It is indeed unfortunate that in this instance the plaintiff will be able to avail itself of the technical defense of the statute of limitations, in order to avoid the collection by the government of a very considerable sum in income taxes for the years 1925 to 1928, inclusive. These taxes, plaintiff at one time properly and legally owed, but no fraud or concealment has been alleged or proved by the government and we feel that the bonus receipts were *131 known or should have been known at all times to the Commissioner's agents. To ignore the statute would, in our judgment, produce results much more serious than any possible loss of revenue. Congress certainly had a special object in view in enacting the statute of limitations and, to accept the theory of the defendant in this case, would be to defeat the clear intent of Congress to fix a definite period of time as a limit upon collectibility of income tax.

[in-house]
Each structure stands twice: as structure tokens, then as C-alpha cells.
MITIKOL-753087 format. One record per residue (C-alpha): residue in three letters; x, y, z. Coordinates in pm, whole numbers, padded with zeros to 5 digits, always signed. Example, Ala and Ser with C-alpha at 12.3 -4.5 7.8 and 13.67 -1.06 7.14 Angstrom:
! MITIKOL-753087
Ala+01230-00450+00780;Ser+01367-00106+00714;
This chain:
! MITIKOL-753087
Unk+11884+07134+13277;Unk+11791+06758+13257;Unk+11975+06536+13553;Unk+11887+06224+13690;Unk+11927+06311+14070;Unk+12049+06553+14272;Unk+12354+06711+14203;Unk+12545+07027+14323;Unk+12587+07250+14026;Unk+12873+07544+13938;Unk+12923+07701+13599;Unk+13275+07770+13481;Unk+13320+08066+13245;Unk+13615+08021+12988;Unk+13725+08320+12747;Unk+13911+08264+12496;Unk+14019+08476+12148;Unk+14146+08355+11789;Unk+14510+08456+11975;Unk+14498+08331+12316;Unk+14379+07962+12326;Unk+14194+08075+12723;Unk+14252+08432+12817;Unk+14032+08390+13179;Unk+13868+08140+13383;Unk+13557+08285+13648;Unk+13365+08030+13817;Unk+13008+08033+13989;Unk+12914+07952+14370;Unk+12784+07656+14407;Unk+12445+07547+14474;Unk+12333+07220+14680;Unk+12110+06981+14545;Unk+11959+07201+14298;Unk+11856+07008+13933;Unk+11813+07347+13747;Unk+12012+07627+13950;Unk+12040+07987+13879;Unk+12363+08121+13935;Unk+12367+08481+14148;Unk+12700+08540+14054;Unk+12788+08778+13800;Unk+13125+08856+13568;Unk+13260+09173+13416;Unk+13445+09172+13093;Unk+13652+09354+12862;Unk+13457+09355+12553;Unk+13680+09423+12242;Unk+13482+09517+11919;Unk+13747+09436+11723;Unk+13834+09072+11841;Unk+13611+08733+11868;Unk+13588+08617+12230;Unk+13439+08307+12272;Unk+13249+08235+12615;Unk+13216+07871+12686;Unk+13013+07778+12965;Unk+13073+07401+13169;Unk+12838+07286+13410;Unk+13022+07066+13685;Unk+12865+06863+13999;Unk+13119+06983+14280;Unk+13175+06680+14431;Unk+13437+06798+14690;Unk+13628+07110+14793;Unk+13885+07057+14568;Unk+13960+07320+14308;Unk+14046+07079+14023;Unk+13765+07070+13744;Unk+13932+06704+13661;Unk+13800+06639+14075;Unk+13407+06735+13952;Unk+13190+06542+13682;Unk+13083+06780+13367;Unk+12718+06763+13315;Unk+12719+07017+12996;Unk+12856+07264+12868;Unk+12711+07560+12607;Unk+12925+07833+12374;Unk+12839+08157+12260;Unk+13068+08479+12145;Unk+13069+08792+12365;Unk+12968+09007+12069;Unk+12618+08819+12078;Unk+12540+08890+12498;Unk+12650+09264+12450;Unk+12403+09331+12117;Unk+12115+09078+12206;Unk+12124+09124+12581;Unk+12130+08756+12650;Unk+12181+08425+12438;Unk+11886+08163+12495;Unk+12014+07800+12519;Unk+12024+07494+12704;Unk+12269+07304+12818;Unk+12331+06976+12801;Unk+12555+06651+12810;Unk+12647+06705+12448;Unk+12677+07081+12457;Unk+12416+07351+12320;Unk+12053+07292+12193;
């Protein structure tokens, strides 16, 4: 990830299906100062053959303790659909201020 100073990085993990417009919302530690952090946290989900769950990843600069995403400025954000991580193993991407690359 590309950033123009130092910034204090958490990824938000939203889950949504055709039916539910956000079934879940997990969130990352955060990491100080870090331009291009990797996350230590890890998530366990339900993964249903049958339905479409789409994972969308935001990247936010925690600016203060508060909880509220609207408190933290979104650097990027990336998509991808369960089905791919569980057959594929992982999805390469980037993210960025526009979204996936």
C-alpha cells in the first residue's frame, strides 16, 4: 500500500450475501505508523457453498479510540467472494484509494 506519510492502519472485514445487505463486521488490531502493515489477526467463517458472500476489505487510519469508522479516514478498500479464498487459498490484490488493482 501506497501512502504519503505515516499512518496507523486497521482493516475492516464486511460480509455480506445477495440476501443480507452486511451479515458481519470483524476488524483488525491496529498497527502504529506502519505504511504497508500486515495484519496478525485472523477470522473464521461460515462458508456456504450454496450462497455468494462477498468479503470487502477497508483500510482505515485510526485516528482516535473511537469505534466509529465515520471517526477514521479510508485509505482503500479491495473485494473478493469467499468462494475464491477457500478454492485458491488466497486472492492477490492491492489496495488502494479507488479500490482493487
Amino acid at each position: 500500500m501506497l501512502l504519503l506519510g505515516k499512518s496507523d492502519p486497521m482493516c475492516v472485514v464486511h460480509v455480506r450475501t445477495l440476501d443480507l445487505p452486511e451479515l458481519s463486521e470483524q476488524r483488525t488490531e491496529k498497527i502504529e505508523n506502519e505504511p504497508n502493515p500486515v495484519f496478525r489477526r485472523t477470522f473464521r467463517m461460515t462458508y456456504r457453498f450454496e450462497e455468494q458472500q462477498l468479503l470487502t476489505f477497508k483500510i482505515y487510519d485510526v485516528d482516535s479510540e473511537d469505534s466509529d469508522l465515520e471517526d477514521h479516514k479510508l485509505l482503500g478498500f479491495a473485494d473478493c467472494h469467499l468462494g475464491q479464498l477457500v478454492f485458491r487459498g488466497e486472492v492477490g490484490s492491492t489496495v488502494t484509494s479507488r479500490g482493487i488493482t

The taxpayer, on the one hand, has a right to know that, in the absence of fraud or of conscious deception or of conduct which is tantamount to fraud, there is a definitely limited period of time within which the government may attempt to assess any additional tax. The Commissioner, on the other hand, has a right to have a definitely limited time within which the taxpayer may successfully ask for a refund. As stated in the Sugar Creek Coal & Mining Co. v. Commissioner, supra, "These matters Congress has considered and in its legislative wisdom it has enacted the limitation period at the price of losing the tax. The administrative officer may not interpose his judgment to the contrary."